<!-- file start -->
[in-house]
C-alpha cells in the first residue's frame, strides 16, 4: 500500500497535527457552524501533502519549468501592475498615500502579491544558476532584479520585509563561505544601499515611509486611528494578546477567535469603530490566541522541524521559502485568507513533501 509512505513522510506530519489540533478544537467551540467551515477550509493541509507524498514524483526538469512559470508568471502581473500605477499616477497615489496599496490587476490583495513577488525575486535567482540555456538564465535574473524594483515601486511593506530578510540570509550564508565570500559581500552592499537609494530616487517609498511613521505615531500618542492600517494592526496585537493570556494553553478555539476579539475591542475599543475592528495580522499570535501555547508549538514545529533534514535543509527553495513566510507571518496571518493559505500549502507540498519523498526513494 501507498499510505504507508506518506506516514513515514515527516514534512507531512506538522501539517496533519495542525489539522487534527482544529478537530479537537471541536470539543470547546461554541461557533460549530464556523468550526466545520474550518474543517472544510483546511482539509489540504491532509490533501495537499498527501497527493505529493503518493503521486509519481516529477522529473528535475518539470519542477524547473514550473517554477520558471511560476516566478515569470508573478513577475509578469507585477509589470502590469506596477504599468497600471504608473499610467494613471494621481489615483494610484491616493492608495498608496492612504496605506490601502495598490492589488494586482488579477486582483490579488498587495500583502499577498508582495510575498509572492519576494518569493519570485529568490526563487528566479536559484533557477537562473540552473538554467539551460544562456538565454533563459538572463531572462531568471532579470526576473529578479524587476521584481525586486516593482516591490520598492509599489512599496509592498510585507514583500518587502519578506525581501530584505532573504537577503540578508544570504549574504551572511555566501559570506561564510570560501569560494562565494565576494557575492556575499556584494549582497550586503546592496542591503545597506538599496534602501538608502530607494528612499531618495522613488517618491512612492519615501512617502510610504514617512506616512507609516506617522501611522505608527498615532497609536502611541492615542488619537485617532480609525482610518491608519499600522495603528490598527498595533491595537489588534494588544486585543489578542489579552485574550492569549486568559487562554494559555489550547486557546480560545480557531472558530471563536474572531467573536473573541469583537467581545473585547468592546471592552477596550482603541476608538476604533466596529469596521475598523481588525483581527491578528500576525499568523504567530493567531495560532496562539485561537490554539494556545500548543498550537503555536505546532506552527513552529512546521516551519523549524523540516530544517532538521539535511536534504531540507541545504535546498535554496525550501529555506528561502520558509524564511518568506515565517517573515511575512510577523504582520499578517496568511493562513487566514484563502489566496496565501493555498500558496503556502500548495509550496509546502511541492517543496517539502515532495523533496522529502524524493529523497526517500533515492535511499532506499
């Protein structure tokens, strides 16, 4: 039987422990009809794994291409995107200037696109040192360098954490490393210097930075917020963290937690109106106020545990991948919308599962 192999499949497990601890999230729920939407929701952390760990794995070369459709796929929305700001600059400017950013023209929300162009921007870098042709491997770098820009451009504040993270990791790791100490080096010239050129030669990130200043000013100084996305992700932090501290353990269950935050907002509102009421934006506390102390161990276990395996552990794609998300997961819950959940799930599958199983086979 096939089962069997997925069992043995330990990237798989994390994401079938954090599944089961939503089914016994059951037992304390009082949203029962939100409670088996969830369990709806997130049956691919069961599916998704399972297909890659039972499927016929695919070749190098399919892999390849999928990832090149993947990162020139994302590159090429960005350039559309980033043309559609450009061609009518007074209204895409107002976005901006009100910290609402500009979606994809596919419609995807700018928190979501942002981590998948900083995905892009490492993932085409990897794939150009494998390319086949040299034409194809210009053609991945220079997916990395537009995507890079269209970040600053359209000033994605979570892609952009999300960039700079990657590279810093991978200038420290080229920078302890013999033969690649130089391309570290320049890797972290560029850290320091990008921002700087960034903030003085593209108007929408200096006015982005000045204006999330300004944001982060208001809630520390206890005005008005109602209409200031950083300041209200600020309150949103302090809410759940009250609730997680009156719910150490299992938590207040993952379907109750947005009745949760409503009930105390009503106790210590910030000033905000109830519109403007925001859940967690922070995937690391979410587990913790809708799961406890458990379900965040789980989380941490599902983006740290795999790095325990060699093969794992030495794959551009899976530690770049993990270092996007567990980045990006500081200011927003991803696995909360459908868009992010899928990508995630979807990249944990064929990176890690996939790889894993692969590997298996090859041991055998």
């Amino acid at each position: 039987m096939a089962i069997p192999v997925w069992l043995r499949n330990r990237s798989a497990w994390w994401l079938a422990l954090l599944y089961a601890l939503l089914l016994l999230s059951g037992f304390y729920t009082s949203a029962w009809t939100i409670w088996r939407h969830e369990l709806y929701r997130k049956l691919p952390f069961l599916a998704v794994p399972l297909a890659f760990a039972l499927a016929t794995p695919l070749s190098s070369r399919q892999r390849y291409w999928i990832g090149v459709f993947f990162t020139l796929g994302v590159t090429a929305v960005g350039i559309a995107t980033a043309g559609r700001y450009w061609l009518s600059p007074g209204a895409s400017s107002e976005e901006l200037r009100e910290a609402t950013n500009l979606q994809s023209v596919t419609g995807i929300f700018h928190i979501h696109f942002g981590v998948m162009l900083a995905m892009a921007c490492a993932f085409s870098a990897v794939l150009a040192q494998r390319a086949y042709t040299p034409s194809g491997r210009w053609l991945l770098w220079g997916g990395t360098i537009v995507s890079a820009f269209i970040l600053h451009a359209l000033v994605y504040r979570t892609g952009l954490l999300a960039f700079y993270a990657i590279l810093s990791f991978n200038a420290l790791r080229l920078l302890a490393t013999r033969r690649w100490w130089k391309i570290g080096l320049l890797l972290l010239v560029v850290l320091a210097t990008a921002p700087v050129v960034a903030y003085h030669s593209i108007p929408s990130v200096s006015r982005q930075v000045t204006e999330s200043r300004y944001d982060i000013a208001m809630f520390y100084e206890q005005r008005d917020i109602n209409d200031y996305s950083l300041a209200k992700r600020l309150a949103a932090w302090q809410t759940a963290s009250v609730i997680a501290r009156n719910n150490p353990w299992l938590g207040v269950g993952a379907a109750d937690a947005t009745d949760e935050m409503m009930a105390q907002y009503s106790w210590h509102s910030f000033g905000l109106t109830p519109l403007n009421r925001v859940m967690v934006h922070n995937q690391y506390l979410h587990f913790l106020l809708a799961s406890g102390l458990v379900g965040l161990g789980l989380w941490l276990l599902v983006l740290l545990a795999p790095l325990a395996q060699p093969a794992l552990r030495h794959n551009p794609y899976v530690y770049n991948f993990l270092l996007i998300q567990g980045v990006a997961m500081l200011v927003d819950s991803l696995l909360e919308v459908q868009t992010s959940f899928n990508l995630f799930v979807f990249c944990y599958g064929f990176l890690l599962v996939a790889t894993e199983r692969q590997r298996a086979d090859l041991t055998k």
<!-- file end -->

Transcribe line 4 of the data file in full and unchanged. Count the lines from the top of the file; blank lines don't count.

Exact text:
């Amino acid at each position: 039987m096939a089962i069997p192999v997925w069992l043995r499949n330990r990237s798989a497990w994390w994401l079938a422990l954090l599944y089961a601890l939503l089914l016994l999230s059951g037992f304390y729920t009082s949203a029962w009809t939100i409670w088996r939407h969830e369990l709806y929701r997130k049956l691919p952390f069961l599916a998704v794994p399972l297909a890659f760990a039972l499927a016929t794995p695919l070749s190098s070369r399919q892999r390849y291409w999928i990832g090149v459709f993947f990162t020139l796929g994302v590159t090429a929305v960005g350039i559309a995107t980033a043309g559609r700001y450009w061609l009518s600059p007074g209204a895409s400017s107002e976005e901006l200037r009100e910290a609402t950013n500009l979606q994809s023209v596919t419609g995807i929300f700018h928190i979501h696109f942002g981590v998948m162009l900083a995905m892009a921007c490492a993932f085409s870098a990897v794939l150009a040192q494998r390319a086949y042709t040299p034409s194809g491997r210009w053609l991945l770098w220079g997916g990395t360098i537009v995507s890079a820009f269209i970040l600053h451009a359209l000033v994605y504040r979570t892609g952009l954490l999300a960039f700079y993270a990657i590279l810093s990791f991978n200038a420290l790791r080229l920078l302890a490393t013999r033969r690649w100490w130089k391309i570290g080096l320049l890797l972290l010239v560029v850290l320091a210097t990008a921002p700087v050129v960034a903030y003085h030669s593209i108007p929408s990130v200096s006015r982005q930075v000045t204006e999330s200043r300004y944001d982060i000013a208001m809630f520390y100084e206890q005005r008005d917020i109602n209409d200031y996305s950083l300041a209200k992700r600020l309150a949103a932090w302090q809410t759940a963290s009250v609730i997680a501290r009156n719910n150490p353990w299992l938590g207040v269950g993952a379907a109750d937690a947005t009745d949760e935050m409503m009930a105390q907002y009503s106790w210590h509102s910030f000033g905000l109106t109830p519109l403007n009421r925001v859940m967690v934006h922070n995937q690391y506390l979410h587990f913790l106020l809708a799961s406890g102390l458990v379900g965040l161990g789980l989380w941490l276990l599902v983006l740290l545990a795999p790095l325990a395996q060699p093969a794992l552990r030495h794959n551009p794609y899976v530690y770049n991948f993990l270092l996007i998300q567990g980045v990006a997961m500081l200011v927003d819950s991803l696995l909360e919308v459908q868009t992010s959940f899928n990508l995630f799930v979807f990249c944990y599958g064929f990176l890690l599962v996939a790889t894993e199983r692969q590997r298996a086979d090859l041991t055998k």